As I learned it growing up in Kurdistan, the myth of the creation of the Kurdish people goes something like this: long ago there lived an evil Assyrian king named Dehaq, cursed with two giant man-eating snakes extending from his shoulders. The snakes grew and slowly took control of the old king’s mind. To sustain the snakes, the king ordered that human brains be mixed into a stew and fed to them everyday. As the snakes began to demand ever more food, the king sacrificed ever more of his subjects. One of the palace guard sabotaged the king’s plan to slaughter innocents by mixing sheep’s brains into the vile stew and saving half the people who would otherwise have been slaughtered. These survivors were sent to the far eastern corner of the kingdom, where they lived in the mountains and became the mythic founders of the Kurdish nation.

On their inadequate diet of sheep’s brains, the snakes grew weaker. The king soon uncovered the deceit of his guard, who was promptly killed and fed to the snakes. After weeks of welcoming new arrivals to their refuge in the mountains, the Kurds noticed that something was amiss when the stream of visitors and exiles stopped. Even though they now thrived, they could never forget the terror of King Dehaq and constantly thought of those who were still suffering in their homeland.

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By Joel B. Pollak

Joel B. Pollak is a graduate of Harvard College and the University of Cape Town. He was a political speechwriter for the Leader of the Opposition in South Africa from 2002 to 2006 and is a first-year student at Harvard Law School.

“The Palestinian situation itself is remediable, since it is human beings who make history and not the other way round.”
-Edward Said, “These are the realities,” Al-Ahram, April 2001[1]

 

I.

On January 23, 2007, former President Jimmy Carter addressed a packed forum at Brandeis University’s Shapiro Gymnasium to defend his recently released book Palestine: Peace Not Apartheid. The largely Jewish audience applauded him warmly (defying the canard that Jews are viscerally hostile to criticism of Israel), and did so in spite of Carter’s refusal to debate Harvard Law School Professor Alan Dershowitz—or anyone else—at the event.

Dershowitz—who had written several scathing reviews of Carter’s book[2]—was only allowed to address the gathering after Carter had already left. After rebutting Carter’s claims, he opened the floor to questions and invited each of his interlocutors to ask a follow-up question as well. The more hostile, the better, he said.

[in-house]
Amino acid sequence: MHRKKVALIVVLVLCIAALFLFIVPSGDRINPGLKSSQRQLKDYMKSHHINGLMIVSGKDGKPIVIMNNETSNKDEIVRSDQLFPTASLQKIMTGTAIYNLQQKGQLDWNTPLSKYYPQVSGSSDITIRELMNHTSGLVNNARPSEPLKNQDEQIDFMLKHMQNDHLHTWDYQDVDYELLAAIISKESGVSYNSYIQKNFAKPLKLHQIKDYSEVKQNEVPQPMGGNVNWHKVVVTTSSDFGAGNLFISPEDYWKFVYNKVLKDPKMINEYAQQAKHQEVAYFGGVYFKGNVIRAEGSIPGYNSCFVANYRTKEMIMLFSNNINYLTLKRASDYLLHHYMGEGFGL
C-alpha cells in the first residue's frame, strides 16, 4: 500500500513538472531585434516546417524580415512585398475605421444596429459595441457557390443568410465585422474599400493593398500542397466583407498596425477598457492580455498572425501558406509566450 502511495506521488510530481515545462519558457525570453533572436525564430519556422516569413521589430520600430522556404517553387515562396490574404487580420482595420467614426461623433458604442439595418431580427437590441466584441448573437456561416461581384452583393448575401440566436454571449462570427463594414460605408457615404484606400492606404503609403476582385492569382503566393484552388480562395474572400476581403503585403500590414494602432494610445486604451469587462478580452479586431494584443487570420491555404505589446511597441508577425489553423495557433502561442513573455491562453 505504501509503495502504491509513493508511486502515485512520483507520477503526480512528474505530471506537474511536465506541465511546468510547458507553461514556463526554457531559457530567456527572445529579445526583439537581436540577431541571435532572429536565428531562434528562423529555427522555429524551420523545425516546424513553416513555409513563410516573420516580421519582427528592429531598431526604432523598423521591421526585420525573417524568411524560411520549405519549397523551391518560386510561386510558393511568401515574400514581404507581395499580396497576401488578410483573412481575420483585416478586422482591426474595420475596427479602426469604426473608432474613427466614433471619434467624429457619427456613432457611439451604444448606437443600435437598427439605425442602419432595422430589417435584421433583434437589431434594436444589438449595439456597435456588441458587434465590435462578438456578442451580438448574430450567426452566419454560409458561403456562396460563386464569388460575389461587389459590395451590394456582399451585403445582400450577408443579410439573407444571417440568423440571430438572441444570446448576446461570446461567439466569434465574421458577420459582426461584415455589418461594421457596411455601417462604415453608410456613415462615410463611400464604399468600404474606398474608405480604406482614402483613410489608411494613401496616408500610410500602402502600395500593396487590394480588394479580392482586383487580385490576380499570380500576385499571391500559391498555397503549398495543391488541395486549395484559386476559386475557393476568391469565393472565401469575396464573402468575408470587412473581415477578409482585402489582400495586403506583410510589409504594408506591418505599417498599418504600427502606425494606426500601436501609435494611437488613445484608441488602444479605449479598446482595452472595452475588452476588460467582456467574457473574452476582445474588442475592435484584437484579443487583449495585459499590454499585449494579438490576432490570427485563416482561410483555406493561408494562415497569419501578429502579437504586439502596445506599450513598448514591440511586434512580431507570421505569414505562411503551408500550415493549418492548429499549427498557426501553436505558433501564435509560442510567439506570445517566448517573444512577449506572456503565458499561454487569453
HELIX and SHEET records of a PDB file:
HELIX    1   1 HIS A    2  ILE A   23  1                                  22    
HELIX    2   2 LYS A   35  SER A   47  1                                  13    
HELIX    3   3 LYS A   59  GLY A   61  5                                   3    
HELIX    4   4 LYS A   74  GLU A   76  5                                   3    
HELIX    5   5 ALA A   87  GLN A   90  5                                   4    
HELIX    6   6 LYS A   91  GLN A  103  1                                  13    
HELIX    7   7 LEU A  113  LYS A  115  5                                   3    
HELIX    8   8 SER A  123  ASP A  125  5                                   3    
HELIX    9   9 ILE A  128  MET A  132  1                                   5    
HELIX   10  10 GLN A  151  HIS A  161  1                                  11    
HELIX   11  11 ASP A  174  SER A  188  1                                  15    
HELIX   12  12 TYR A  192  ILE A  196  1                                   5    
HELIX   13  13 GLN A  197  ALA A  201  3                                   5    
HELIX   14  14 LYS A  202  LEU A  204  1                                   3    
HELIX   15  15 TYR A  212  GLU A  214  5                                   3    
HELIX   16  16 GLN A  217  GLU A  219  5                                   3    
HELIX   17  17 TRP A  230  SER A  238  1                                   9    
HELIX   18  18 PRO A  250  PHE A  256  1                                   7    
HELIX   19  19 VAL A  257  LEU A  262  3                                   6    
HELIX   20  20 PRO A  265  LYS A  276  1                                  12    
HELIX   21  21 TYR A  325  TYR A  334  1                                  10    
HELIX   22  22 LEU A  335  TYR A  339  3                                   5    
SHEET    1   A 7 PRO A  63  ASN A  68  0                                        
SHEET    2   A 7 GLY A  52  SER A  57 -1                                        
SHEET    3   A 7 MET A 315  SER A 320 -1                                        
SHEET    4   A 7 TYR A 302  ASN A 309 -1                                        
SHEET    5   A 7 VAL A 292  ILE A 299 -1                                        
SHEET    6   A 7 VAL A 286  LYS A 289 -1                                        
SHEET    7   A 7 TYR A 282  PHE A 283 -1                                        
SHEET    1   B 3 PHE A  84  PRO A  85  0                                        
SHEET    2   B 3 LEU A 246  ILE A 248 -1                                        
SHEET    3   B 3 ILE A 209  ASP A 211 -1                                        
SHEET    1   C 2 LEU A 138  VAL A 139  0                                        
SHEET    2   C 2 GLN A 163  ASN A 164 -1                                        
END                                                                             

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By Gabriel M. Scheinmann

Gabriel M. Scheinmann ’08 attends Harvard College and is a Government concentrator living in Eliot House. He is a dual citizen of France and the United States.

On March 12, 2003, French-American relations were at their lowest nadir since General Charles de Gaulle occupied L’Elysee. Congressman Bob Ney of Ohio, Chair of the Committee of House Administration at the time, renamed all French fries served in House cafeterias “Freedom fries,” calling the gesture a “small, but symbolic effort to show the strong displeasure of many on Capitol Hill with the actions of our so-called ally, France.”[1] Rather than react with anger or acknowledge Ney’s ploy as a personal affront, designed to excoriate the French for blocking a second United Nations resolution authorizing the Second Iraq War, the French Embassy declined to comment and meekly announced that French fries were actually Belgian.

This amusing episode trivializes the greater tensions between French and American policies on the Middle East. The two freedom-loving countries are at loggerheads with one another over almost every major policy issue concerning the region and they seldom pass up an opportunity to talk past one another. While the French accuse Yankee foreign policy as imperialistic, materialistic, and unilateral, Americans revel in reminding the Frogs that if it were not for the U.S. army, the French would be speaking German and eating bratwurst.